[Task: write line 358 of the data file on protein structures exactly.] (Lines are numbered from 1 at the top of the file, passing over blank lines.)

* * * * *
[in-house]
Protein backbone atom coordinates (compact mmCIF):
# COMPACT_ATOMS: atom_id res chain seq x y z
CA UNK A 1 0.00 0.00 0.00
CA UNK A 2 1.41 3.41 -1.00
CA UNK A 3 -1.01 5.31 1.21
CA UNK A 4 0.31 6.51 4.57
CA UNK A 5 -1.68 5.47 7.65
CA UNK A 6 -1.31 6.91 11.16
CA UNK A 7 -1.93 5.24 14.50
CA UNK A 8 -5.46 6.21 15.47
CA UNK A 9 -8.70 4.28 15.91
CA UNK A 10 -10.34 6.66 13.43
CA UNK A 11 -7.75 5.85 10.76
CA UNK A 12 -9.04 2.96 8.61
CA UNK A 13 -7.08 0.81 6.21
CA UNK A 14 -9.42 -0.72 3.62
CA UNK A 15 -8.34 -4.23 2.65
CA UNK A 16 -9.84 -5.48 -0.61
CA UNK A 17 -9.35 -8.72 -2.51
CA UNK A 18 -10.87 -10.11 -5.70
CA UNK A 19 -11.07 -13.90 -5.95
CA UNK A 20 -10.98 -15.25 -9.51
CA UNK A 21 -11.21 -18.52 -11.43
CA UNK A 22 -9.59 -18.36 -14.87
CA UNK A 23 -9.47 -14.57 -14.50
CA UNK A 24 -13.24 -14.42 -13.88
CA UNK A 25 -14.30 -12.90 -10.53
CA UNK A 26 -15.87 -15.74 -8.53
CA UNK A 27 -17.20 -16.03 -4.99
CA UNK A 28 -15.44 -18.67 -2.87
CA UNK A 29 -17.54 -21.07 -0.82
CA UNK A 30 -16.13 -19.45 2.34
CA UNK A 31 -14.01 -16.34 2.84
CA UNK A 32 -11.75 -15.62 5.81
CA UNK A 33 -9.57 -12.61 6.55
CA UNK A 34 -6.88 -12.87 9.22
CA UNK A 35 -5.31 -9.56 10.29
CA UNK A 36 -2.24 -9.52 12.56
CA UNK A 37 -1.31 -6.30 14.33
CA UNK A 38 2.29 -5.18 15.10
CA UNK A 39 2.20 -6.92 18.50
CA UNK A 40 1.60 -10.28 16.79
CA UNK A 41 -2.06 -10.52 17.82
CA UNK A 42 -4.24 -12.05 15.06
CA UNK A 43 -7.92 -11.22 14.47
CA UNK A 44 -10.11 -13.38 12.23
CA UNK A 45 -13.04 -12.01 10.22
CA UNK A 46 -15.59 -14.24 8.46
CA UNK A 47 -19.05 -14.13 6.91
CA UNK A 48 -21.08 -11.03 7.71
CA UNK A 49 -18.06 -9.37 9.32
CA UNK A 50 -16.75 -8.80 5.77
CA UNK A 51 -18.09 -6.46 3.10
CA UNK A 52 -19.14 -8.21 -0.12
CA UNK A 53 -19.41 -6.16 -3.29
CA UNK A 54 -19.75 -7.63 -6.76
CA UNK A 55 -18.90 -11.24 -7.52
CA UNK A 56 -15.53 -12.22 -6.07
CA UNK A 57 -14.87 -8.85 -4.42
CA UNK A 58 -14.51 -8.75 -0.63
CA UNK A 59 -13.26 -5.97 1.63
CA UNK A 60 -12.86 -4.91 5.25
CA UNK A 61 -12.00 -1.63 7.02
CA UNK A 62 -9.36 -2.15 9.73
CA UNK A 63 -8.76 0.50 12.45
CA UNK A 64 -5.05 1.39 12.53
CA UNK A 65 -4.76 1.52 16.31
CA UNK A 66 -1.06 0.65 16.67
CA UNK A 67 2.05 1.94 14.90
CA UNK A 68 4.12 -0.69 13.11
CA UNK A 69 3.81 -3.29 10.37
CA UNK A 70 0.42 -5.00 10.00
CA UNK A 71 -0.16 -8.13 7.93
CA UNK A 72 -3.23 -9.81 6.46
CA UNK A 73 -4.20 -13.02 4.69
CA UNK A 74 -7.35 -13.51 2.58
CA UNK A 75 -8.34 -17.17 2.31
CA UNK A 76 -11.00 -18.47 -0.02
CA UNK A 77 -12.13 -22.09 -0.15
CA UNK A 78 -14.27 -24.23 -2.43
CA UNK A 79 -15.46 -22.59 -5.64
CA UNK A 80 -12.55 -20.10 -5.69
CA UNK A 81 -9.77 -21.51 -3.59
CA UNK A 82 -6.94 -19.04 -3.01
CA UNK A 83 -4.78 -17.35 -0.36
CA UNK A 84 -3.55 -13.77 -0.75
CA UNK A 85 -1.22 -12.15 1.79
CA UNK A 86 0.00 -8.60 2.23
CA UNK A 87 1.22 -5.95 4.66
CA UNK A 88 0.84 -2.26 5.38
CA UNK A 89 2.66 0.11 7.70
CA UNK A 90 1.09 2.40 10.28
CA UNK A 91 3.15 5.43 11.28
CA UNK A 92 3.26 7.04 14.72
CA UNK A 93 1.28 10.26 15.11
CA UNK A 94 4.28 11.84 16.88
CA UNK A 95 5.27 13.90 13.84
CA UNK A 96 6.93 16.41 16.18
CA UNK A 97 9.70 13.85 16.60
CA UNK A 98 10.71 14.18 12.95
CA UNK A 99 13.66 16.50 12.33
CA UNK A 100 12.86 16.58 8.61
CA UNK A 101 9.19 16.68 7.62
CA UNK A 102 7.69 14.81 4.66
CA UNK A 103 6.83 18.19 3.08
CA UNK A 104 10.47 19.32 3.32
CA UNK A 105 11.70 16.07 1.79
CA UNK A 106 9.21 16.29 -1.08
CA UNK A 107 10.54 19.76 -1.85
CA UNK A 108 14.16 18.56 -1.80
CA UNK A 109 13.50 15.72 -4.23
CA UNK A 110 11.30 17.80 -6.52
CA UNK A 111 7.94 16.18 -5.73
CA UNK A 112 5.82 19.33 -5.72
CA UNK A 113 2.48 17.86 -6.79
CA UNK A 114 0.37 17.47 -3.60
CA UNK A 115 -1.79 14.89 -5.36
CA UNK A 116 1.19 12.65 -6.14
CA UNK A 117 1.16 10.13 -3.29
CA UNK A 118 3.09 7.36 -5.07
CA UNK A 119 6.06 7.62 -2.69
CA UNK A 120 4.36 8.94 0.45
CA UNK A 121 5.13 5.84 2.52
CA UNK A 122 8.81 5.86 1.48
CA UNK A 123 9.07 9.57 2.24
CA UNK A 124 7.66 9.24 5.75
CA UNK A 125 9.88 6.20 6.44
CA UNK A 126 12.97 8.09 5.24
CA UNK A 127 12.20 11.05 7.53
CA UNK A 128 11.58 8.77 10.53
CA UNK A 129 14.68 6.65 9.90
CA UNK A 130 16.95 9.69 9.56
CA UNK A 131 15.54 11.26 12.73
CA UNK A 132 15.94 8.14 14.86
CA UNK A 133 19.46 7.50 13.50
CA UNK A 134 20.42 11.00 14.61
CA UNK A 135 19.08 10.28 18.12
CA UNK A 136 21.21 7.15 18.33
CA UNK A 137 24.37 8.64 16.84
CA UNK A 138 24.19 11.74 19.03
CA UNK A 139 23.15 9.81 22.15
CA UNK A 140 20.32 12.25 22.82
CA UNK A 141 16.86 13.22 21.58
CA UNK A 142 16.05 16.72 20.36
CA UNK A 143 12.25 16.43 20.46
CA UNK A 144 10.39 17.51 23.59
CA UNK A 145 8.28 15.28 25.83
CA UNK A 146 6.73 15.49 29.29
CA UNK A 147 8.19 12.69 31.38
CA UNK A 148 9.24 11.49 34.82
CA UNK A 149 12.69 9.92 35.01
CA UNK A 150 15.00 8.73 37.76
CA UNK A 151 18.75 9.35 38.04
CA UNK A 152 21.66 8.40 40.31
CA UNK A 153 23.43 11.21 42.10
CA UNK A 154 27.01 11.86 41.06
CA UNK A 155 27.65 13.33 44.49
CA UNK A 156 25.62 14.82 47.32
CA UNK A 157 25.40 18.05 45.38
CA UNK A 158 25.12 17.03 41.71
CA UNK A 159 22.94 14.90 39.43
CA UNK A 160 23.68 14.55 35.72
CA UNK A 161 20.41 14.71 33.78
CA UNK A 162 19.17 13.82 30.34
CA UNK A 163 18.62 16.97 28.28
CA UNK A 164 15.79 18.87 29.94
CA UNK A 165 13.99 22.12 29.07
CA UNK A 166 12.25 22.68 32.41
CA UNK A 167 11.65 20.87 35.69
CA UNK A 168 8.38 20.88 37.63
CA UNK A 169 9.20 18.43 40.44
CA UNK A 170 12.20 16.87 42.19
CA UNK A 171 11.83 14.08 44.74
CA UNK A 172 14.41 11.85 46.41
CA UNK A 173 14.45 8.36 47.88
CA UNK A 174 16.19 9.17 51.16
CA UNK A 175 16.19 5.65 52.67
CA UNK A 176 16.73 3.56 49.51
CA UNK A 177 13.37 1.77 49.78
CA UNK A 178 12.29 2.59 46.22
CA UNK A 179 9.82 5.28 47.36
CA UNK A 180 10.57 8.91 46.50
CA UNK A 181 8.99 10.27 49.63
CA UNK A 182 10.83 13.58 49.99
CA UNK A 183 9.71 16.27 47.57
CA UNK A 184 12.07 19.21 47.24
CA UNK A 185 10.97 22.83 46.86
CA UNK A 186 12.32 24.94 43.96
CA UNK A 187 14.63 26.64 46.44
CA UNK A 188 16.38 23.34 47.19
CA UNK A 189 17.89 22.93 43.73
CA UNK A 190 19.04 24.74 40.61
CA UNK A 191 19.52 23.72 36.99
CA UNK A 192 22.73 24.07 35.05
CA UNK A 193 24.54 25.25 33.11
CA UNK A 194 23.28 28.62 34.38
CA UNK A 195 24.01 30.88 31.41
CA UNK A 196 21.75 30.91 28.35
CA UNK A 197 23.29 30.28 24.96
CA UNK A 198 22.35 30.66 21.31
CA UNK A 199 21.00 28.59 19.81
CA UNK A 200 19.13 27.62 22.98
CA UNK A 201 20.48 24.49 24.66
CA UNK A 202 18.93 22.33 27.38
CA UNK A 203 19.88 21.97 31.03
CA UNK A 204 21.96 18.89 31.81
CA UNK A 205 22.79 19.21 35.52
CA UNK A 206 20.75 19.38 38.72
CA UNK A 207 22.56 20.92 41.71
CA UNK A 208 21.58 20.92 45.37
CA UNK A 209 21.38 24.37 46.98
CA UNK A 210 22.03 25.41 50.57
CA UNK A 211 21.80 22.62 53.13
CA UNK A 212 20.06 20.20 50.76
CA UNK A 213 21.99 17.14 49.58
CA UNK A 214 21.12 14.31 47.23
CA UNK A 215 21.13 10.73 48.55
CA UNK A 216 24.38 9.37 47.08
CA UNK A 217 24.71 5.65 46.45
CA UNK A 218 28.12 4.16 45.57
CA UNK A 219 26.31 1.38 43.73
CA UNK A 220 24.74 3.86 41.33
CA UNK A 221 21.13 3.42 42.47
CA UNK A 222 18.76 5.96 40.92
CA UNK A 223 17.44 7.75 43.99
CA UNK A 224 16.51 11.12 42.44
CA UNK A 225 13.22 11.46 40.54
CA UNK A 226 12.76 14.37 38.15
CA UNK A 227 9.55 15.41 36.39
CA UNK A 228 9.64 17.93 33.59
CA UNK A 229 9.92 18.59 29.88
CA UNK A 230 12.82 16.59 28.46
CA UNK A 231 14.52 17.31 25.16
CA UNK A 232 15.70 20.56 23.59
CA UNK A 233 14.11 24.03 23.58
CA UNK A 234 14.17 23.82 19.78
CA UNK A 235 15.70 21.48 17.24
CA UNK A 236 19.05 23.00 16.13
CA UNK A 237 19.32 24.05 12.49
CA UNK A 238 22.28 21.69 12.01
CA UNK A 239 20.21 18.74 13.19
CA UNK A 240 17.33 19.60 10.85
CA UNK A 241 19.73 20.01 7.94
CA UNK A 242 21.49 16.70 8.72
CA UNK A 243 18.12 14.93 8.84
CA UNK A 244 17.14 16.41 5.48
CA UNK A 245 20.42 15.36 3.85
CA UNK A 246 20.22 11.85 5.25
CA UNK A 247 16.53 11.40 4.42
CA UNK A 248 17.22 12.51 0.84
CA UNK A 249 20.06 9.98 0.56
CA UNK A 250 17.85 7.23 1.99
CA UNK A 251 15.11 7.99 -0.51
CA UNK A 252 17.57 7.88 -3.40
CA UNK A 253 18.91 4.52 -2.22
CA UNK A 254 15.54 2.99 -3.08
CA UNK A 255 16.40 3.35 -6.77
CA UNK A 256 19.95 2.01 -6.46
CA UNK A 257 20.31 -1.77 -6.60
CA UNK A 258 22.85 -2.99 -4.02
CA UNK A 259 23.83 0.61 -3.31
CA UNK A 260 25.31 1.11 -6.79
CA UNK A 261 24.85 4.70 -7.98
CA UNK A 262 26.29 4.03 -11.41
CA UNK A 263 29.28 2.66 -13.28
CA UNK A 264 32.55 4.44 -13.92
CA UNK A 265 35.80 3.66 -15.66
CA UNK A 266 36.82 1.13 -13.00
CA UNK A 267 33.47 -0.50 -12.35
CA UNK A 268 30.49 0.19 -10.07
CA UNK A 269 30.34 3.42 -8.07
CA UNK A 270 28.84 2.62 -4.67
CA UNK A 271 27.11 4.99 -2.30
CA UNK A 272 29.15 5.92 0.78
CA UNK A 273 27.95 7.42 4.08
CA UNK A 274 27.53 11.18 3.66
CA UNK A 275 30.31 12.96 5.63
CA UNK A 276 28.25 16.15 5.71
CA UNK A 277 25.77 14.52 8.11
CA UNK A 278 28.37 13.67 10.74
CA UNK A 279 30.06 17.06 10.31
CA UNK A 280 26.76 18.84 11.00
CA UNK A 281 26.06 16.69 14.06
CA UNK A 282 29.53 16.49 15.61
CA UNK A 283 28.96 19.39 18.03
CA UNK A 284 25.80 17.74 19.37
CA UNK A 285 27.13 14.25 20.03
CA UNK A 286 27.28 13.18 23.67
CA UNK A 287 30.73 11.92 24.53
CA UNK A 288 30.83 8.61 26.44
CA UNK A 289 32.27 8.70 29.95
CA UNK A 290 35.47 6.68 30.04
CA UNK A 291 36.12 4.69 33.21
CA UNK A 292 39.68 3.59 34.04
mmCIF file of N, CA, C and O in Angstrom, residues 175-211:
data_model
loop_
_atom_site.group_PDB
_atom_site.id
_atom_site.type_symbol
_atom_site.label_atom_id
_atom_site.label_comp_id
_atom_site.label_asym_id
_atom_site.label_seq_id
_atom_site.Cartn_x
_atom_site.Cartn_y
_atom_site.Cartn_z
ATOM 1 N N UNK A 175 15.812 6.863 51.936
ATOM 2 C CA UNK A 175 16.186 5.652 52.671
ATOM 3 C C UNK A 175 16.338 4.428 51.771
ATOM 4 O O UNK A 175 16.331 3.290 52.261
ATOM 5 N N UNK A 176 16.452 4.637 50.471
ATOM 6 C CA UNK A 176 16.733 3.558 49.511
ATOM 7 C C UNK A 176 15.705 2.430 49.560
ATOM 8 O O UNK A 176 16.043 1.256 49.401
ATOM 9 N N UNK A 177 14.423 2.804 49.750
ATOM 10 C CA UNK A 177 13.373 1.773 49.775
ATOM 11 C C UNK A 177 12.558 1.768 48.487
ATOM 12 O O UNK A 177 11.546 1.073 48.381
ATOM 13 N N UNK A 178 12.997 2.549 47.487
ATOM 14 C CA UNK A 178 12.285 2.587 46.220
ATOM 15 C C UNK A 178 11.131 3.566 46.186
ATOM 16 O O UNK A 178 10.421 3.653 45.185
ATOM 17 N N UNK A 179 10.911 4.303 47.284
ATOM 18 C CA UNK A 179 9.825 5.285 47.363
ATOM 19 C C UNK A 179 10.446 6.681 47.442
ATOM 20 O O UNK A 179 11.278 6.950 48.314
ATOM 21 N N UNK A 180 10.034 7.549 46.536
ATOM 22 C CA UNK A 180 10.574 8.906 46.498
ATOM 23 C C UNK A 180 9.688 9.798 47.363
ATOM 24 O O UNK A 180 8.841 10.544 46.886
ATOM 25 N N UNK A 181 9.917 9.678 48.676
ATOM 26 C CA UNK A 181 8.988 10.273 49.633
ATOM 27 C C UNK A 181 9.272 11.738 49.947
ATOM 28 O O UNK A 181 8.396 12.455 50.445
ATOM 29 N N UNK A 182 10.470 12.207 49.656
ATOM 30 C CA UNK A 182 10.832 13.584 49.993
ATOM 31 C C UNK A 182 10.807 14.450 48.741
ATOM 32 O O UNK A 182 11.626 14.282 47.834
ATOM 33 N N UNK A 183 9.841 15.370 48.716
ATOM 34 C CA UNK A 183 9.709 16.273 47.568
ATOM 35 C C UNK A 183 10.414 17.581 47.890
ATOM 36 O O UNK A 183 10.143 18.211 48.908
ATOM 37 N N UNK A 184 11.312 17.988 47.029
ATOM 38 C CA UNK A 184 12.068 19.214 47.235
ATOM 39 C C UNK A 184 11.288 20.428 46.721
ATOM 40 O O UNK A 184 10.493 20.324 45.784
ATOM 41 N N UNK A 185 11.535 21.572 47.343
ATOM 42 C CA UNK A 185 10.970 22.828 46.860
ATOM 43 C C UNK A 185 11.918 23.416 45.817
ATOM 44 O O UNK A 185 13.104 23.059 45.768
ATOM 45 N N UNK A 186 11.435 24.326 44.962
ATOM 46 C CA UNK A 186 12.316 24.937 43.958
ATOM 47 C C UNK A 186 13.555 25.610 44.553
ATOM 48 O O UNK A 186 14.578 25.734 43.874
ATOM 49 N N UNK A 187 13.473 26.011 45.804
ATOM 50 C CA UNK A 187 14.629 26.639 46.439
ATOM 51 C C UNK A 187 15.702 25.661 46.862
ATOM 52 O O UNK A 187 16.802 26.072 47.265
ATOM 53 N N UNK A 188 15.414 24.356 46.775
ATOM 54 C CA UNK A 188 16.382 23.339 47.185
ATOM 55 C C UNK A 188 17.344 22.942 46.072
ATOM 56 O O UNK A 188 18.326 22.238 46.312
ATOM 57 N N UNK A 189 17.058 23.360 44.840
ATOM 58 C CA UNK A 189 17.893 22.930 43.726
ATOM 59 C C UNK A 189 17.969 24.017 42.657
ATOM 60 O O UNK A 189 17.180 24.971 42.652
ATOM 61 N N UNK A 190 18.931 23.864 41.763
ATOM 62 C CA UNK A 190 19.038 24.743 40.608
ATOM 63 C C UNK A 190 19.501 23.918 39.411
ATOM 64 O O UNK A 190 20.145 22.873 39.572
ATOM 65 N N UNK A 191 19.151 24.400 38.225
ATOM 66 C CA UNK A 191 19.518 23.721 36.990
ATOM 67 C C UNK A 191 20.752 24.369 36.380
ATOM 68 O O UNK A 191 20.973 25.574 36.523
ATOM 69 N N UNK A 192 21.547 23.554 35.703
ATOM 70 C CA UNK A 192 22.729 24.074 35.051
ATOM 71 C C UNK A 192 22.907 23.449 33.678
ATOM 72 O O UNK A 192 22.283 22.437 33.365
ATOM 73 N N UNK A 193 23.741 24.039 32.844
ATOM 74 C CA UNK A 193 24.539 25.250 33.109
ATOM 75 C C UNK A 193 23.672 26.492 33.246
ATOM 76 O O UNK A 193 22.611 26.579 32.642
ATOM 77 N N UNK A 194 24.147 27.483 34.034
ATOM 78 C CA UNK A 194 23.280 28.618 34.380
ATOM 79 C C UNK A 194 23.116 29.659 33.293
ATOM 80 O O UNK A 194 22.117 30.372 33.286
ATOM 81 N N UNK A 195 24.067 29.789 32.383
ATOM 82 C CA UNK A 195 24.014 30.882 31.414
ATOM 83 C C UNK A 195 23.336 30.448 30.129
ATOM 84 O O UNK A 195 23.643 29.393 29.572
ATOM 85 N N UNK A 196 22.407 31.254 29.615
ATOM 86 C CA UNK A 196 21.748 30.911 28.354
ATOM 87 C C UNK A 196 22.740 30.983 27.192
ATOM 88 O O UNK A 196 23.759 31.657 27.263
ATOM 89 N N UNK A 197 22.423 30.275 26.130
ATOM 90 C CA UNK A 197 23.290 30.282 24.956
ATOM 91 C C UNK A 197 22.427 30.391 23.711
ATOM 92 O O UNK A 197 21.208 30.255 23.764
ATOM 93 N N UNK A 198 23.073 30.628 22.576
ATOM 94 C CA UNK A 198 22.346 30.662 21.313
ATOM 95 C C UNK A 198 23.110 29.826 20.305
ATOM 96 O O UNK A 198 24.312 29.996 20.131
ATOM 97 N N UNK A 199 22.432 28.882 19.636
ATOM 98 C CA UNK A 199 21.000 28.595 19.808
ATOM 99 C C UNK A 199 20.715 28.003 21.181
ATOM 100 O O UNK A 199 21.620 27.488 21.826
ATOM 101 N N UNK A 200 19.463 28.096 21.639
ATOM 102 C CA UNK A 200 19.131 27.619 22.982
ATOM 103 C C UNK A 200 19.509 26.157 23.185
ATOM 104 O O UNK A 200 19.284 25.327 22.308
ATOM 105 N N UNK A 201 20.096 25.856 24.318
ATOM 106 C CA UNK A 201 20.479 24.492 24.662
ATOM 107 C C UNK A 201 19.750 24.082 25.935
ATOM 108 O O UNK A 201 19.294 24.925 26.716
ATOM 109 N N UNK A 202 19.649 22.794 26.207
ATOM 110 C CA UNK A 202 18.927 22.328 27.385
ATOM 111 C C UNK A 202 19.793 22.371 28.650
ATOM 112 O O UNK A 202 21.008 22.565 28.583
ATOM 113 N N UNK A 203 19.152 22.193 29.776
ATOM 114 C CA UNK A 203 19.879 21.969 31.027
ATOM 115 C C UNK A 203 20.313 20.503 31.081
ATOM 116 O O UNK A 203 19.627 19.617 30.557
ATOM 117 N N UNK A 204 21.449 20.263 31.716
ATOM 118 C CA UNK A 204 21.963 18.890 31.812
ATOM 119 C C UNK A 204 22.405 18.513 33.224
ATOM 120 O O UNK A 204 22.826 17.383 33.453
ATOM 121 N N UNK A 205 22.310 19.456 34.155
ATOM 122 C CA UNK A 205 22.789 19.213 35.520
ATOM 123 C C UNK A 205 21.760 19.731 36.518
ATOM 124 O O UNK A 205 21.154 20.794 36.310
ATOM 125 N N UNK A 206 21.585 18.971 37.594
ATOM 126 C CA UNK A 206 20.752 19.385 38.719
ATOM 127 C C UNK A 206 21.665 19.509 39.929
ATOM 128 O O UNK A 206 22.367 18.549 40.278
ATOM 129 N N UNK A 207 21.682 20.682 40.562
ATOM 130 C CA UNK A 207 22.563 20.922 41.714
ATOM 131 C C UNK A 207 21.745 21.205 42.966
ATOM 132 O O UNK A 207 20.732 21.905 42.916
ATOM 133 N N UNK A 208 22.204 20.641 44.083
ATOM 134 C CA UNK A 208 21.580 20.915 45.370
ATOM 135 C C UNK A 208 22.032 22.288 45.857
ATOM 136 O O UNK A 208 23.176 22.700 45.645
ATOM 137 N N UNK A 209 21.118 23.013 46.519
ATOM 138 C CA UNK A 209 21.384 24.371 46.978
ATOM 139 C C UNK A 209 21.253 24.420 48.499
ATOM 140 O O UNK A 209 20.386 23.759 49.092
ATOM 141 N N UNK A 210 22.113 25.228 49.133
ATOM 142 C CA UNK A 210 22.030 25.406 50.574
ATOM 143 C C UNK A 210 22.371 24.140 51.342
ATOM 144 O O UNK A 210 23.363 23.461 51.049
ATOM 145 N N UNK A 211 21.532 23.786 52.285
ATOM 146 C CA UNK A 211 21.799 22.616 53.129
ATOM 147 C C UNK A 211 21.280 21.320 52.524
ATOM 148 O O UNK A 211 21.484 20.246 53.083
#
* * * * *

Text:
ATOM 50 C CA UNK A 187 14.629 26.639 46.439